Training Physical Education Students to Self-Regulate during Basketball Free Throw Practice.

Published on Jun 1, 2006in Research Quarterly for Exercise and Sport1.883
· DOI :10.1080/02701367.2006.10599358
Timothy J. Cleary24
Estimated H-index: 24
(UWM: University of Wisconsin–Milwaukee),
Barry J. Zimmerman91
Estimated H-index: 91
(CUNY: City University of New York),
Tedd Keating5
Estimated H-index: 5
(Manhattan College)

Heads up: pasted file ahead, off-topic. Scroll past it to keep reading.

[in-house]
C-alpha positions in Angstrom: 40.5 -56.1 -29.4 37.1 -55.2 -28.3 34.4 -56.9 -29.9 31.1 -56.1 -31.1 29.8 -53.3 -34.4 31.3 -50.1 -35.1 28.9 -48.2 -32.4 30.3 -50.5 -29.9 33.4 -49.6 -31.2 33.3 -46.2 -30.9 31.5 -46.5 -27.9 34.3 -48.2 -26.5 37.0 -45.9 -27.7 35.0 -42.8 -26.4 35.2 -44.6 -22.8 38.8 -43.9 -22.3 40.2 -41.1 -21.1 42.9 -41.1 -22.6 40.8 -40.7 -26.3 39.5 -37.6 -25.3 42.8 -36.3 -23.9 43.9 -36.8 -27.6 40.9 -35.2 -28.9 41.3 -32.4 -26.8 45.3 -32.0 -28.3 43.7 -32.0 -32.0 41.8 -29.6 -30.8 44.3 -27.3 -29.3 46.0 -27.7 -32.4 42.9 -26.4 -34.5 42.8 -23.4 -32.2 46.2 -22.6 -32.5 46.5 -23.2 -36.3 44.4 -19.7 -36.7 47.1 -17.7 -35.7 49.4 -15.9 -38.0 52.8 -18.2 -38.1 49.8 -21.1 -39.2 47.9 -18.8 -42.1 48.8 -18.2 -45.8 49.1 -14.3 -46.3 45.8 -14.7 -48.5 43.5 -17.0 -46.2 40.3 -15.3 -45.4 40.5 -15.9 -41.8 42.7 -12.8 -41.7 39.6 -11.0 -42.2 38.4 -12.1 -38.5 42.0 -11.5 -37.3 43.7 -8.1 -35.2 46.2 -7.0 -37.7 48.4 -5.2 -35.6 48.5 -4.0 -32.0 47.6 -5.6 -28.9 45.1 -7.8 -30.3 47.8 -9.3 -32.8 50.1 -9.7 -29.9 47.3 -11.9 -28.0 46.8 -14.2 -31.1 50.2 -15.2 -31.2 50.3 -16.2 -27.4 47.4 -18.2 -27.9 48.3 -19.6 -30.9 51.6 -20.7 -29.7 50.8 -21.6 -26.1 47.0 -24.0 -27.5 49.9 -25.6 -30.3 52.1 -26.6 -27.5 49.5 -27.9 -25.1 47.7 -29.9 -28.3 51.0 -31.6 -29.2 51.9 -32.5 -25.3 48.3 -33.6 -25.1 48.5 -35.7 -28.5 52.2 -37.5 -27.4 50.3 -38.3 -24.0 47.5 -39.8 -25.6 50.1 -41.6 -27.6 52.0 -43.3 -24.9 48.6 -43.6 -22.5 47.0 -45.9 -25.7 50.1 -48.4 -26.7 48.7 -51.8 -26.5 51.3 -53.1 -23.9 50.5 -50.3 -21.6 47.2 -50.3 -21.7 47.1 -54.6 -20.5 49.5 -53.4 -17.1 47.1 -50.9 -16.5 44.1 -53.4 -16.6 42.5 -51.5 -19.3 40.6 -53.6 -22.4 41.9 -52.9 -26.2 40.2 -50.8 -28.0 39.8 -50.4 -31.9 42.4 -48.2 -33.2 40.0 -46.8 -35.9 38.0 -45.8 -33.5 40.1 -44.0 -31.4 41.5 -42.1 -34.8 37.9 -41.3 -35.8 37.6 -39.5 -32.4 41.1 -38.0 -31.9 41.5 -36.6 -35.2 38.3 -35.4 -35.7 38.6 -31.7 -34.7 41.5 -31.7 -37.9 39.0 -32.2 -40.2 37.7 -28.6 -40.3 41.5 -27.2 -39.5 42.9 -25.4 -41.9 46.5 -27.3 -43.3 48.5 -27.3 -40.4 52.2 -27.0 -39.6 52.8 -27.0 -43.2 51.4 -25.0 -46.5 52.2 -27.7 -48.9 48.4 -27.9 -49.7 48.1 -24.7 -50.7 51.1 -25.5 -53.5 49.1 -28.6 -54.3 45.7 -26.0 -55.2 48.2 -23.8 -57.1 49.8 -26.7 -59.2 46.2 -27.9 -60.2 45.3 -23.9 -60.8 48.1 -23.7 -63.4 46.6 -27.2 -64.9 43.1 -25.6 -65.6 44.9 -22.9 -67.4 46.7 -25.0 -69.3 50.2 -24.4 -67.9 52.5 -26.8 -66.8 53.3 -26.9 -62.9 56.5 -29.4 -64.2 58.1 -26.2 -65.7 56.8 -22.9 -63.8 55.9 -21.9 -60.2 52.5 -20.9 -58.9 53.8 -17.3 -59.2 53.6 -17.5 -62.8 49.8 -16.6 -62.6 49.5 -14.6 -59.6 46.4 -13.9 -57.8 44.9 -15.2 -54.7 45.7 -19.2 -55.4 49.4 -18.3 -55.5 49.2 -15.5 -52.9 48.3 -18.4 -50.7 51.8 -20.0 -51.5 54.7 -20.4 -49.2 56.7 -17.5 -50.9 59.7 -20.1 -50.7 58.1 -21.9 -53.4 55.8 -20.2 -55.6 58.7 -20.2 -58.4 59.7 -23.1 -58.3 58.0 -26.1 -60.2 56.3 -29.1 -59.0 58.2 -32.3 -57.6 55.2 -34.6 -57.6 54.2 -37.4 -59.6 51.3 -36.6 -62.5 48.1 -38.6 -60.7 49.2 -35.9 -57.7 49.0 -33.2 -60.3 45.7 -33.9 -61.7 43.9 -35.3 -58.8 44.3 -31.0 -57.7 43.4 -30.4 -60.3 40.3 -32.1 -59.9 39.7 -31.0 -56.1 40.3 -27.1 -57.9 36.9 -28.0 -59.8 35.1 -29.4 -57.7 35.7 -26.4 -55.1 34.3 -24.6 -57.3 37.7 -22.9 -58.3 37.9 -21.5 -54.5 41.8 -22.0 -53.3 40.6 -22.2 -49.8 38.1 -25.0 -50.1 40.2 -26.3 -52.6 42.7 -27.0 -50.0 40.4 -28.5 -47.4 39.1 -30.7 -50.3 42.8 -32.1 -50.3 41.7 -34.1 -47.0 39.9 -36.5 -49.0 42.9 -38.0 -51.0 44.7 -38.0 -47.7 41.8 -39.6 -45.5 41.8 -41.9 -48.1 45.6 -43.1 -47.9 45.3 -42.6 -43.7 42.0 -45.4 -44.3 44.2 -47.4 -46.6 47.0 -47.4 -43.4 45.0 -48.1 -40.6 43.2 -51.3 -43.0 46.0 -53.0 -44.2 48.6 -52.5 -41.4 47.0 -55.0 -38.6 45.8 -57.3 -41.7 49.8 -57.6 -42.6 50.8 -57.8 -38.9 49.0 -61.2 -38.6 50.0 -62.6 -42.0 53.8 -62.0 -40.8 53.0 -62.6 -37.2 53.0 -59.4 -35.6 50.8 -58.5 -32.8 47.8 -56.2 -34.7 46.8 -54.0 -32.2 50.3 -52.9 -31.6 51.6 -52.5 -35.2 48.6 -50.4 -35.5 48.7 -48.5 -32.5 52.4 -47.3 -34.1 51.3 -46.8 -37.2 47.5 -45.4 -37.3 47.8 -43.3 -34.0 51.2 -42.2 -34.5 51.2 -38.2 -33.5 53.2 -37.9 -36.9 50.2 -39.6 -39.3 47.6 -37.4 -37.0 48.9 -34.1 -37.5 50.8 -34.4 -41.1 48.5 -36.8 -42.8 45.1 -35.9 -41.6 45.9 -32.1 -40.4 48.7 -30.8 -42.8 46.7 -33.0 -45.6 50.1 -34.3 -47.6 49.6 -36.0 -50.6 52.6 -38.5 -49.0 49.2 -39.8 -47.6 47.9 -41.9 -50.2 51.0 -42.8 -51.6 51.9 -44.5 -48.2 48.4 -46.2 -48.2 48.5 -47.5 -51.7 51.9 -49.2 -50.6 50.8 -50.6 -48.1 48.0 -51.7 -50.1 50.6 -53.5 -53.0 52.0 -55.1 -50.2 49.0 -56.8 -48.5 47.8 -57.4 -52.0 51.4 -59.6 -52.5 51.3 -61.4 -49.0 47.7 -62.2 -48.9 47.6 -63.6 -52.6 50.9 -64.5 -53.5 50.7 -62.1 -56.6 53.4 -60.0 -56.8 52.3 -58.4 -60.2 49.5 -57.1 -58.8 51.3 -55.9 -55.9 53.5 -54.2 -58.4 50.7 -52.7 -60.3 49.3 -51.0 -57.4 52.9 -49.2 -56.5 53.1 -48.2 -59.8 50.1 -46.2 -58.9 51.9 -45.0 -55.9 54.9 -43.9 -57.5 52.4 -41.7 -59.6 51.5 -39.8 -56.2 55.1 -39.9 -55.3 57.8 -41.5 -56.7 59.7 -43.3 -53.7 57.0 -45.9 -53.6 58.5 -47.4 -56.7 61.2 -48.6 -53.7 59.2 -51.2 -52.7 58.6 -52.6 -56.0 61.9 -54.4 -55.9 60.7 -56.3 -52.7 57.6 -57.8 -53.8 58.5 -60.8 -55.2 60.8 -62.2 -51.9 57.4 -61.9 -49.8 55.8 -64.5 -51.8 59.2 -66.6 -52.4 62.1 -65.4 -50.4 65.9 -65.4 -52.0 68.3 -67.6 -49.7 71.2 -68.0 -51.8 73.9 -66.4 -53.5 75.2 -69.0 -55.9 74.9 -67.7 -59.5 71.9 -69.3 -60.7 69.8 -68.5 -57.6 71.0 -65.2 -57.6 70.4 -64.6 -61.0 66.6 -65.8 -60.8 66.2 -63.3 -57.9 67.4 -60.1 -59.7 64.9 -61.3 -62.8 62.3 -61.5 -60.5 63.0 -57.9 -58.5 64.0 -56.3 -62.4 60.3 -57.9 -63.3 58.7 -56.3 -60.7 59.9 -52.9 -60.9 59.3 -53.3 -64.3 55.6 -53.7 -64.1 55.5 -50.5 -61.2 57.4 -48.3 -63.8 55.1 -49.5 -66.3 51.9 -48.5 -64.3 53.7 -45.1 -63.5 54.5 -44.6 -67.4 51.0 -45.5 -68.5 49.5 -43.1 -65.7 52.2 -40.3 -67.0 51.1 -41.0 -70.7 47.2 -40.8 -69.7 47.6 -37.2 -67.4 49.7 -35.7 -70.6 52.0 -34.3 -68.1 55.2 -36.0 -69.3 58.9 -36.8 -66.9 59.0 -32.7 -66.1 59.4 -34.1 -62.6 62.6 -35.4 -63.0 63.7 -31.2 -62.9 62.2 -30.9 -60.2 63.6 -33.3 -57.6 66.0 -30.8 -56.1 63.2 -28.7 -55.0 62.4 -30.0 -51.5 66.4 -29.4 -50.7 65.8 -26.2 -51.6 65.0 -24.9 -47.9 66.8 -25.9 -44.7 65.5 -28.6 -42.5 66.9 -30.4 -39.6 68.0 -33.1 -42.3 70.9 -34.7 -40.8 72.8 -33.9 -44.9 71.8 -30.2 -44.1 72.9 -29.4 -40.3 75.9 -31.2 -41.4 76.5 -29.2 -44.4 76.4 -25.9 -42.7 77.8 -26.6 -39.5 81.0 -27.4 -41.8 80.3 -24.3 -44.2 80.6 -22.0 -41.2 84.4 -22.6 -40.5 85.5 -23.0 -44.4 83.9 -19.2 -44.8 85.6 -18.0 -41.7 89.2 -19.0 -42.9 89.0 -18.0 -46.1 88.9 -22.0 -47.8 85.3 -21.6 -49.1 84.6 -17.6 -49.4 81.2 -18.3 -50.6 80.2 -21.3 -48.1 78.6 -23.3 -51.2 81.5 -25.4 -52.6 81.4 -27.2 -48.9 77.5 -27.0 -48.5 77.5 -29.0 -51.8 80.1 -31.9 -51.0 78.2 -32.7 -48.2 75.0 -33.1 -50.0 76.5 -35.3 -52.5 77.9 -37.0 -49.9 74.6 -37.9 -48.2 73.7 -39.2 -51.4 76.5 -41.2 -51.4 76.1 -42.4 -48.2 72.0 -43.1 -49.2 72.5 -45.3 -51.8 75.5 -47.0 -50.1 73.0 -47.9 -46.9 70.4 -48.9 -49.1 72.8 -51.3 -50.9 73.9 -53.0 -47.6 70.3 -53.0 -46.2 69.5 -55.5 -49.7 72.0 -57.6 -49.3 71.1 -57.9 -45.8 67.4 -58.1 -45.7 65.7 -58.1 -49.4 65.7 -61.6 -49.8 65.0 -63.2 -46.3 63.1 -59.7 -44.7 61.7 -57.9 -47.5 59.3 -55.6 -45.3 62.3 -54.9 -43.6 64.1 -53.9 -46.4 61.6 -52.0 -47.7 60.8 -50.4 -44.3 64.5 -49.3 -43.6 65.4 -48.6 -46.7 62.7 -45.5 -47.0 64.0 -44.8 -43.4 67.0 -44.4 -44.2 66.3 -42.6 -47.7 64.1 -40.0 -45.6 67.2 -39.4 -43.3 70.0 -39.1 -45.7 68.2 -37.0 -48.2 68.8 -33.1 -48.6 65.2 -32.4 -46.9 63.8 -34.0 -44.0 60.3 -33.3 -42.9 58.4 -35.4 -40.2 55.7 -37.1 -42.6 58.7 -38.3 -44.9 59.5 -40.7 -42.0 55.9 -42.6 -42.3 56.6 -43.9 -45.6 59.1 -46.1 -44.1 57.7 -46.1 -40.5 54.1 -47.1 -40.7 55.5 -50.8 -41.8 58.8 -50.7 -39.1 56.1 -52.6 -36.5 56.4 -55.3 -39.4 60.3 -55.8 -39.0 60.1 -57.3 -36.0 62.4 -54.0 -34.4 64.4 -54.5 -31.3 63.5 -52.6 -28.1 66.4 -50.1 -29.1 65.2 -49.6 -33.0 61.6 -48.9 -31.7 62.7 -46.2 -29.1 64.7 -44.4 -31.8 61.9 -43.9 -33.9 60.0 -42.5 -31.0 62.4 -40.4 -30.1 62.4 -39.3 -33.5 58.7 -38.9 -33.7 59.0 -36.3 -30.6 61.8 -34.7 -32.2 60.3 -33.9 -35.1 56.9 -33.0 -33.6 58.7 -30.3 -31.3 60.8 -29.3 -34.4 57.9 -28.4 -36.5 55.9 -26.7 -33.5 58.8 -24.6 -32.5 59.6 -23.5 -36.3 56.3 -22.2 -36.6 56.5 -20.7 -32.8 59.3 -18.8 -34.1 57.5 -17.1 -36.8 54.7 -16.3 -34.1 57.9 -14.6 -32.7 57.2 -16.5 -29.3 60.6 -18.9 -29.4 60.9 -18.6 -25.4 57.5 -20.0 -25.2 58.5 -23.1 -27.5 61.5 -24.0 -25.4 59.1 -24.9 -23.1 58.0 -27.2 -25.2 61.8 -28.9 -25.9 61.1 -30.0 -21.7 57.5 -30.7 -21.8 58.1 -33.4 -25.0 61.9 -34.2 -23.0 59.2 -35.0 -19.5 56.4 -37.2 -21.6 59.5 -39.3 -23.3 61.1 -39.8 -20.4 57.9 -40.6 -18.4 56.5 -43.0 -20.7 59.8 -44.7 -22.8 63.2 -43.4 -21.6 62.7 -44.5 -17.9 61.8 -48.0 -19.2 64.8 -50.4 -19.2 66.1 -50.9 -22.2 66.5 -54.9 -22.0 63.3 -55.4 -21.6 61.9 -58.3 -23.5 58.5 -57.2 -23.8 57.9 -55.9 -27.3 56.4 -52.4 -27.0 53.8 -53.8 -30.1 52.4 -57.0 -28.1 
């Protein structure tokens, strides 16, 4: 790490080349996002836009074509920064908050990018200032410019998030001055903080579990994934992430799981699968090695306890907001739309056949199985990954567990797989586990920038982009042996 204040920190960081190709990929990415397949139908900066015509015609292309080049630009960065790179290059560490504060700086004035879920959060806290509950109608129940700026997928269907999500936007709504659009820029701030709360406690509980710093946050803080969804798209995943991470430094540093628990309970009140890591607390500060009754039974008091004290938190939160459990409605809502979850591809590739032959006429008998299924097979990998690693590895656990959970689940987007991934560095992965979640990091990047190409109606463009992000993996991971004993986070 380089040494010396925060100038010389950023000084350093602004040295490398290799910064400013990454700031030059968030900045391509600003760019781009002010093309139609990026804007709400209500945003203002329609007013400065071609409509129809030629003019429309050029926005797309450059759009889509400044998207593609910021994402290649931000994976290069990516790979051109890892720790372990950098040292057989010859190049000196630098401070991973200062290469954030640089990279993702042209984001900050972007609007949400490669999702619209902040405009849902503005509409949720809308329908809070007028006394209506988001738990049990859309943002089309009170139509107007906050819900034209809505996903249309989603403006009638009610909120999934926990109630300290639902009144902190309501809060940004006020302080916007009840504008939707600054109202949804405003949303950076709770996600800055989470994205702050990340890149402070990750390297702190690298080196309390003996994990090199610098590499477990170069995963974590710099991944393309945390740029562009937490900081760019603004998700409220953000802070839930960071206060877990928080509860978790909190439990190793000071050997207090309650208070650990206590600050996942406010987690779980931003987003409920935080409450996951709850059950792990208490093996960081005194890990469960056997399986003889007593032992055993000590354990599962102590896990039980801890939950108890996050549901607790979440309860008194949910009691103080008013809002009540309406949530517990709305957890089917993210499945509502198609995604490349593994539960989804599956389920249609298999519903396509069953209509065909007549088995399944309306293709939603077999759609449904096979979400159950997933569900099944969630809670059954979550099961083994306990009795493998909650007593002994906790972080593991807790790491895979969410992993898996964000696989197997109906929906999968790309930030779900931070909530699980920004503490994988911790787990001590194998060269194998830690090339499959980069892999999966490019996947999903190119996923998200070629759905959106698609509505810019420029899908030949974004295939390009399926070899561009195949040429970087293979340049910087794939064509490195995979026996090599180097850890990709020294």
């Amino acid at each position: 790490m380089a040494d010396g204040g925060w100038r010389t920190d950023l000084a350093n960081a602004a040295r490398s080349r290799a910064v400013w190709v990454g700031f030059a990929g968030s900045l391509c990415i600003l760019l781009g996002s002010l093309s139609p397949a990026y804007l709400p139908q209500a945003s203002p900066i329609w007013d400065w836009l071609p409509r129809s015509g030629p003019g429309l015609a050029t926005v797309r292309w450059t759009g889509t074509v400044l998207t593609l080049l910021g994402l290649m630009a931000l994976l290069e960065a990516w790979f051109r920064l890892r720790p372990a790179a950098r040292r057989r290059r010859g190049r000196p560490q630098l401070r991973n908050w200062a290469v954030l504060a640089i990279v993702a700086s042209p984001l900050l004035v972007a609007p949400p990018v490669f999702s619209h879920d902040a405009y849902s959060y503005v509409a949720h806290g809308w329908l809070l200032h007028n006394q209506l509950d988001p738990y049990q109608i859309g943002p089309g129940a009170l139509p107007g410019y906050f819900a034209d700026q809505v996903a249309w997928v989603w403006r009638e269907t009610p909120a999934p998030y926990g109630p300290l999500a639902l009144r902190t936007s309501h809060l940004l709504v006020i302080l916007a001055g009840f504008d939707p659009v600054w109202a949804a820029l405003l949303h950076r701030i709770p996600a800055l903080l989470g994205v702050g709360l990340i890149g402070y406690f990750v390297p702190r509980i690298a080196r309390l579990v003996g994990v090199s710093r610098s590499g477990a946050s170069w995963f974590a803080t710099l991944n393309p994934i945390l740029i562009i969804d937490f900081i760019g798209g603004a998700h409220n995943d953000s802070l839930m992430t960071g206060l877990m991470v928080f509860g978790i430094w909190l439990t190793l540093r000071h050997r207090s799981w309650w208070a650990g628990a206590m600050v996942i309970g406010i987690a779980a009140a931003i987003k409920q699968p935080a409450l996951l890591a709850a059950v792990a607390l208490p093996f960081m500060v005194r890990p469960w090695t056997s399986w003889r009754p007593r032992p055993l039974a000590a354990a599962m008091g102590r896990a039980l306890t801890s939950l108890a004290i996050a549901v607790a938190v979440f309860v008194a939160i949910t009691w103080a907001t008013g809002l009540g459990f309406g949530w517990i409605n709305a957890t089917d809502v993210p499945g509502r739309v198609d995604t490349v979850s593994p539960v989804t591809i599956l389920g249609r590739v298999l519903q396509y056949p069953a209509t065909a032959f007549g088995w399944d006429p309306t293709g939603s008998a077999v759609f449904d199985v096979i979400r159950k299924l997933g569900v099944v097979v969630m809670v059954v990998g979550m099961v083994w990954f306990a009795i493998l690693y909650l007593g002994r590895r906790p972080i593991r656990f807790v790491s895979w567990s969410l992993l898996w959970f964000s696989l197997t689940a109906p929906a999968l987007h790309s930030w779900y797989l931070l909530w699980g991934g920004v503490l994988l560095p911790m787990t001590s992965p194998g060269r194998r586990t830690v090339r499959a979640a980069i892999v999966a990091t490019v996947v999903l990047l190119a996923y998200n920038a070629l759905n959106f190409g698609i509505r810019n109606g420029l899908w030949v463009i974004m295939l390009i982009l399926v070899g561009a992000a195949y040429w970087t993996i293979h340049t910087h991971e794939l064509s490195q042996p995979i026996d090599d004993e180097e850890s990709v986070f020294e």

The additive effects of self-regulation training in forethought, performance, and self-reflection phase processes on acquiring a novel motoric skill (i.e., basketball free throws) and self-reflective beliefs were studied with 50 college students. The results showed a positive linear trend between the number of self-regulatory phases, in which the participants were trained, and their free throw shooting performance and shooting adaptation. The two- and three-phase training groups displayed significantly more accurate free throws and were able to self-correct their shooting form more frequently following missed shots than all other groups. Participants who received three-phase training displayed the most adaptive motivational profile, characterized by making strategic attributions and adaptive inferences and by using self/process criteria during self-evaluations.
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